Arts & Crafts Movement
The fourth of our extended articles added to our History Section is on The Arts & Crafts Movement - which actually started as more of a reform movement in response to the changes in society caused by the Industrial Revolution. Whilst the Aesthetics were all for good quality designs that were suited to mechanised production methods - the Arts & Crafts followers advocated a return to the era of items handcrafted by artisans. They felt that mankind had become subservient to machines rather than machines serving our needs. Central to the Arts & Crafts movement was that the artisan should be involved with every stage of the production of items.
Pugin and Ruskin, both influential critics of industrialisation, had an idealised view of the medieval craftsman - seeing the medieval era as an idyllic period of piety and high moral standards. Both looked back to the gothic and medieval eras for inspiration - providing a characteristic for the Arts & Crafts style that persists today.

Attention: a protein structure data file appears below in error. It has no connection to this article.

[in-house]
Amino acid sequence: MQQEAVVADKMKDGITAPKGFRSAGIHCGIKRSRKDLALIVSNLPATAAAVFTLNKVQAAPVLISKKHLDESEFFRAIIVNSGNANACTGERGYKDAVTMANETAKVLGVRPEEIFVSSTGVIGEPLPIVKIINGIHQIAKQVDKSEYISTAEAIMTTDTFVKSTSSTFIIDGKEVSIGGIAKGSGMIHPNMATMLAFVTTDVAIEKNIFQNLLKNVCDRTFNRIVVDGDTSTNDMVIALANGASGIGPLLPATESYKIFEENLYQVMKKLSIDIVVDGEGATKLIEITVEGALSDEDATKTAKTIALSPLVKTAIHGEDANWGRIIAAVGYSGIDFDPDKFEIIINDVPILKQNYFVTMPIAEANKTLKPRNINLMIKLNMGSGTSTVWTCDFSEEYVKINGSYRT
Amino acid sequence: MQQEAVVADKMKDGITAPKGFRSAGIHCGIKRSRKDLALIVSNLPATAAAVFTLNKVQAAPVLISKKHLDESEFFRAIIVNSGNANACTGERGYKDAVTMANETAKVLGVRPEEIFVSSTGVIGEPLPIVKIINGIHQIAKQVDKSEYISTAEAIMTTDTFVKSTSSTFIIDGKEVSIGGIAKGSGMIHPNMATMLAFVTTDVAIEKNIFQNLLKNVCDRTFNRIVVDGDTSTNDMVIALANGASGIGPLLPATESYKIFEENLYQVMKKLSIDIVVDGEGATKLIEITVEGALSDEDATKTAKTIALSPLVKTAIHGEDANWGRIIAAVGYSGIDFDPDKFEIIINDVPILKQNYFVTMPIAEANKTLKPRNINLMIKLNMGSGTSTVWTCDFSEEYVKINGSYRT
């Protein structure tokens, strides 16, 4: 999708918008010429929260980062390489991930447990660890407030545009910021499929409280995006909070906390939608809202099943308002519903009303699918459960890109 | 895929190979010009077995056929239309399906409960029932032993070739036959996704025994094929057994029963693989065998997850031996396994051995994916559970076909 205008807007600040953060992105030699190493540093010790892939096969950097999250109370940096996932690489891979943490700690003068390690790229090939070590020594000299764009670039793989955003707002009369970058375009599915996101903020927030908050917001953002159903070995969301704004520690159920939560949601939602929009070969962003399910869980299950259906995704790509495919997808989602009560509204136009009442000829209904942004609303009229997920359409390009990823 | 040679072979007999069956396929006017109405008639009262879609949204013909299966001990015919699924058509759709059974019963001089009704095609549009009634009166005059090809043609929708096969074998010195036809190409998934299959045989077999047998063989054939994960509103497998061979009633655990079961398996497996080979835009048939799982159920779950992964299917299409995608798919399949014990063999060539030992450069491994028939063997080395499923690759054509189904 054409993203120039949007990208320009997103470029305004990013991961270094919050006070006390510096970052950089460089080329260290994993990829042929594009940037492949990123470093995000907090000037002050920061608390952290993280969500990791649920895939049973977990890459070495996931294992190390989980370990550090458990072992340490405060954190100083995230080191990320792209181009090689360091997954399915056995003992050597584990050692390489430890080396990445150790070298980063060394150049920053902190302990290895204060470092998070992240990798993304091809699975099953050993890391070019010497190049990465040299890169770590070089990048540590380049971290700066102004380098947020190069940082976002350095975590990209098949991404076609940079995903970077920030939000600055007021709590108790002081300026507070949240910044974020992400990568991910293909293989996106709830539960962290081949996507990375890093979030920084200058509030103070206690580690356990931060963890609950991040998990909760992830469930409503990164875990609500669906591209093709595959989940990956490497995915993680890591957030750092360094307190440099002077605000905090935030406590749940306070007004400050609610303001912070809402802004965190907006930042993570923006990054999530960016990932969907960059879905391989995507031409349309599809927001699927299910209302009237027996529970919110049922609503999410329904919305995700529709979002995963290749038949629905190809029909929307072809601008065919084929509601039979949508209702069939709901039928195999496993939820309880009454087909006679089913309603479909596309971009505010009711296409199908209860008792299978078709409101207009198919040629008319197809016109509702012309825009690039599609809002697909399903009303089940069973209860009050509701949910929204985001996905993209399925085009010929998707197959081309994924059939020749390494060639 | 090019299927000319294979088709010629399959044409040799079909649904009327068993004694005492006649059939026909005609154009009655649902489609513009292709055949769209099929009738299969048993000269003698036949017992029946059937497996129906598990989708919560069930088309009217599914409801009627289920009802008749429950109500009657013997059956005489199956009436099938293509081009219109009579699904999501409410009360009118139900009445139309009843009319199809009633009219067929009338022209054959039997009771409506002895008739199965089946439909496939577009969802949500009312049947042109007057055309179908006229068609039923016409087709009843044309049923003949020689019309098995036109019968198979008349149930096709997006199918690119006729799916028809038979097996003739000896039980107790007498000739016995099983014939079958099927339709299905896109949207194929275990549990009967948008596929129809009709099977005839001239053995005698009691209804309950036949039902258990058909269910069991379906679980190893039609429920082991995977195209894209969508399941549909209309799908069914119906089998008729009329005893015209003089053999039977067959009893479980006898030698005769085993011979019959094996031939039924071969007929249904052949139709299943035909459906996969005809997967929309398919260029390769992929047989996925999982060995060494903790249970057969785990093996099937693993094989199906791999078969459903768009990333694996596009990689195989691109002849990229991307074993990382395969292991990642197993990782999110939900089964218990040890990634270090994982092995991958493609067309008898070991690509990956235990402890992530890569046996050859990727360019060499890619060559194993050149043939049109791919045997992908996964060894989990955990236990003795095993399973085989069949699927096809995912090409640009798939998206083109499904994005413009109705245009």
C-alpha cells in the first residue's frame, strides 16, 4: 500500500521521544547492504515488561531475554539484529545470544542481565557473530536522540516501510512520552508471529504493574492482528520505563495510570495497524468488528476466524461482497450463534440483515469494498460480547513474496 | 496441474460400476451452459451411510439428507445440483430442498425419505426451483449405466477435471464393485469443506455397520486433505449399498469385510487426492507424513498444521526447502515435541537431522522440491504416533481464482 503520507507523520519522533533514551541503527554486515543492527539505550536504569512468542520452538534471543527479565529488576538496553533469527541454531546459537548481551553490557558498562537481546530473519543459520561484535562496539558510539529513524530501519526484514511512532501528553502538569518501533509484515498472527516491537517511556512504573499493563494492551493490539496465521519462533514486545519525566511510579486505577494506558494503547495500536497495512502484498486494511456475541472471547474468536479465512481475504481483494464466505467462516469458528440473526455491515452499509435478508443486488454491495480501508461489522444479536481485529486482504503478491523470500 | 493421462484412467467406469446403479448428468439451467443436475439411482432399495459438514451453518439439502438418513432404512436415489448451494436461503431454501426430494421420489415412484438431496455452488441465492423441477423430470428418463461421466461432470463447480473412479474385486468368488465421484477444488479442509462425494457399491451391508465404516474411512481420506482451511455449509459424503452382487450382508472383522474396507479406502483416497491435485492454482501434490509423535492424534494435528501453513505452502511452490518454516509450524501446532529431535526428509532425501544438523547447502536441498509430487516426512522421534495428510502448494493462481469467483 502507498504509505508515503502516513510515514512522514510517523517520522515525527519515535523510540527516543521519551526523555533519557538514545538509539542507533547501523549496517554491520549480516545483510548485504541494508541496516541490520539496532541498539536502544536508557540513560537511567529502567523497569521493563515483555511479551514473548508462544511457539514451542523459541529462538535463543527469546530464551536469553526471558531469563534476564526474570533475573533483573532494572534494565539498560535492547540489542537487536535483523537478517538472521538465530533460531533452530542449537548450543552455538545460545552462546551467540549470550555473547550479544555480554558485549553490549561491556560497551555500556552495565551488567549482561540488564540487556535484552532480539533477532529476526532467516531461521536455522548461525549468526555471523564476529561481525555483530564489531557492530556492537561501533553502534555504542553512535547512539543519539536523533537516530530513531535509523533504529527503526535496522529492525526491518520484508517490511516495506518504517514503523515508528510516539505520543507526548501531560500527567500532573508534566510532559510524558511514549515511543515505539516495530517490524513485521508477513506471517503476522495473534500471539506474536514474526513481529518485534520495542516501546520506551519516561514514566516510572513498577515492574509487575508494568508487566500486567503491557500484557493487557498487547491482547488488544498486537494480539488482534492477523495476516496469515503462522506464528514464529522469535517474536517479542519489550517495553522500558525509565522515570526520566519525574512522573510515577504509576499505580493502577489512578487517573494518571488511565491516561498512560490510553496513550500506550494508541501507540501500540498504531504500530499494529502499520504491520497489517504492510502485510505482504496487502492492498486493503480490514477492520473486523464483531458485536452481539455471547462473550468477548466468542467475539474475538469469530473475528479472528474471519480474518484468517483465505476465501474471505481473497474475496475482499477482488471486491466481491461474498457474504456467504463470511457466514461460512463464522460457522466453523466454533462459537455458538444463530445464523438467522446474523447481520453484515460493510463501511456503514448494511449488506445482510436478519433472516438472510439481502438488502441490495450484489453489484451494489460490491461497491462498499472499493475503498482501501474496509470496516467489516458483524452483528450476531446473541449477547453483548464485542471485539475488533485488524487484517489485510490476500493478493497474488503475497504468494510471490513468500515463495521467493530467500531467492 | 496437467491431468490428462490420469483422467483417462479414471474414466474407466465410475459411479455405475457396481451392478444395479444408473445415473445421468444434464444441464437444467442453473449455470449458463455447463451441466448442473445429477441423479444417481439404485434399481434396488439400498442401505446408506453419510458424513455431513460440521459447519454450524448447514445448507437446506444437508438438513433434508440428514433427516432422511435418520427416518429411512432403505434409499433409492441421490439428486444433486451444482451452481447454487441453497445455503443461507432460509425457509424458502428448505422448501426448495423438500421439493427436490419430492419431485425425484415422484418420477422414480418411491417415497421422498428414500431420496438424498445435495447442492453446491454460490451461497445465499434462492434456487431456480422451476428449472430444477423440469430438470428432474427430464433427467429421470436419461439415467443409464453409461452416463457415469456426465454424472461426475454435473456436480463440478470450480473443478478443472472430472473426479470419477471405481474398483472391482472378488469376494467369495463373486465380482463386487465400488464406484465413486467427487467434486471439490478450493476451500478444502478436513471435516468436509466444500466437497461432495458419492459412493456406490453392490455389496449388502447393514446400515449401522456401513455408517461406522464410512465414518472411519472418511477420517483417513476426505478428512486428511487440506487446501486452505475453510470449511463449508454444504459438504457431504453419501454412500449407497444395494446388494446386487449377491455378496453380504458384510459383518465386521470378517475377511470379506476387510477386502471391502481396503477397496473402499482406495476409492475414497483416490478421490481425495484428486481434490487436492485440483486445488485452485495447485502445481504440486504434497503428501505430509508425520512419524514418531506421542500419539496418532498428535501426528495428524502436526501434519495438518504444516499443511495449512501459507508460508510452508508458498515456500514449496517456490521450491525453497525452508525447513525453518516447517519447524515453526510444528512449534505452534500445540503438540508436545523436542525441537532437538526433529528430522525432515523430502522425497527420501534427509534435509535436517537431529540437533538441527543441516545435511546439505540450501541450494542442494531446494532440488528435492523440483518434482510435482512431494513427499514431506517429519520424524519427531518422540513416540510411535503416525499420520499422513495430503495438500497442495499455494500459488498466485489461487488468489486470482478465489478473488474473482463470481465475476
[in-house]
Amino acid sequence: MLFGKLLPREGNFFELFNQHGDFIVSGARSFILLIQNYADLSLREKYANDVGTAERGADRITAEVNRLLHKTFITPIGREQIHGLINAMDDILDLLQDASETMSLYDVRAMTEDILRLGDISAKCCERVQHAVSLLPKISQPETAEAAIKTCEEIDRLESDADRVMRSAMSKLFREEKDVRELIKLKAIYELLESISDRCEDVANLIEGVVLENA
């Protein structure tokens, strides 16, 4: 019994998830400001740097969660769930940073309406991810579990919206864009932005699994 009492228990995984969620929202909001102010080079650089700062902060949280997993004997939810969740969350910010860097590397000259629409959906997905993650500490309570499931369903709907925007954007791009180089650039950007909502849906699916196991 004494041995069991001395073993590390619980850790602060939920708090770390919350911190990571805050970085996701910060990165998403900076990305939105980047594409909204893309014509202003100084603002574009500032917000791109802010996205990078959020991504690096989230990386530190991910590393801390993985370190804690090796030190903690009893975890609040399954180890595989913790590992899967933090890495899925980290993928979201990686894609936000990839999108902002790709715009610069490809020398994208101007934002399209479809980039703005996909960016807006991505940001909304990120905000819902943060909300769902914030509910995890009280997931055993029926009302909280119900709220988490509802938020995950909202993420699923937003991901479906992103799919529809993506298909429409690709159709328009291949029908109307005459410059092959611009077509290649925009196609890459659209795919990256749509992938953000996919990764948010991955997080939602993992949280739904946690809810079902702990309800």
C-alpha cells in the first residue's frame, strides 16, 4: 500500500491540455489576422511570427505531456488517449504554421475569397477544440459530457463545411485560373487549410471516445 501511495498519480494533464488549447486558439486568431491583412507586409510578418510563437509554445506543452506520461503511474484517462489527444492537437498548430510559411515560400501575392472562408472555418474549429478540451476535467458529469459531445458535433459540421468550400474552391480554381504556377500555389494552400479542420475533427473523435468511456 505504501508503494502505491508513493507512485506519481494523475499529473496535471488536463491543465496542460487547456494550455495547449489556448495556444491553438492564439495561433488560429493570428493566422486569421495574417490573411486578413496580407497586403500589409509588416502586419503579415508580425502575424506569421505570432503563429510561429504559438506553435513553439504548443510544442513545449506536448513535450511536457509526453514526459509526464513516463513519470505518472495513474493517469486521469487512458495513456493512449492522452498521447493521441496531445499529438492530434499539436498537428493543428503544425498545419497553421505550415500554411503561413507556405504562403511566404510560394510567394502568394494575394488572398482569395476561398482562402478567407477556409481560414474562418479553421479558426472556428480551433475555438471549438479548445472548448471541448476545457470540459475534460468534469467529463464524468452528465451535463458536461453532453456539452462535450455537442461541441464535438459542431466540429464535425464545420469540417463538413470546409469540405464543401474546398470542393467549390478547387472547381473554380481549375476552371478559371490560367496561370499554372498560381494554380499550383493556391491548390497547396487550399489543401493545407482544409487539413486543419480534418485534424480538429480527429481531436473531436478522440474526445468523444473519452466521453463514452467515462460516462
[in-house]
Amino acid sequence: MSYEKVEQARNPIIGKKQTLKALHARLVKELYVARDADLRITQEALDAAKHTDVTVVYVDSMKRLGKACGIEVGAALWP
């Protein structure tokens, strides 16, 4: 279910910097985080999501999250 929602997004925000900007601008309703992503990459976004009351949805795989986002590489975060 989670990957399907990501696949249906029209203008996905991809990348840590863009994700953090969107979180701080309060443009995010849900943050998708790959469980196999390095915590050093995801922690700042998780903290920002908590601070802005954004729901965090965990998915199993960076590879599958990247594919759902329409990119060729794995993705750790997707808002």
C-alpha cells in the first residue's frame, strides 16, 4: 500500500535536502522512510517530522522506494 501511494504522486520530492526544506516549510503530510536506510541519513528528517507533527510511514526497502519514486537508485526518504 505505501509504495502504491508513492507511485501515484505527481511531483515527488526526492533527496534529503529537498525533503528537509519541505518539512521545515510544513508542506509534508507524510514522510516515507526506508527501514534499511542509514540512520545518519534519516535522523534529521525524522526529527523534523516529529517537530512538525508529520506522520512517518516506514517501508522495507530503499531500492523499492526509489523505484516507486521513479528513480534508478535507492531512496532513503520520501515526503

Whilst the wider popularity of the Arts & Crafts style declined in the UK after the 1920s, pockets remained - notably the Keswick and Newlyn Schools. The movement lasted longest in the US where arguably its influences are still seen today. The Arts & Crafts style however remained popular with collectors and is currently enjoying a resurgence of interest.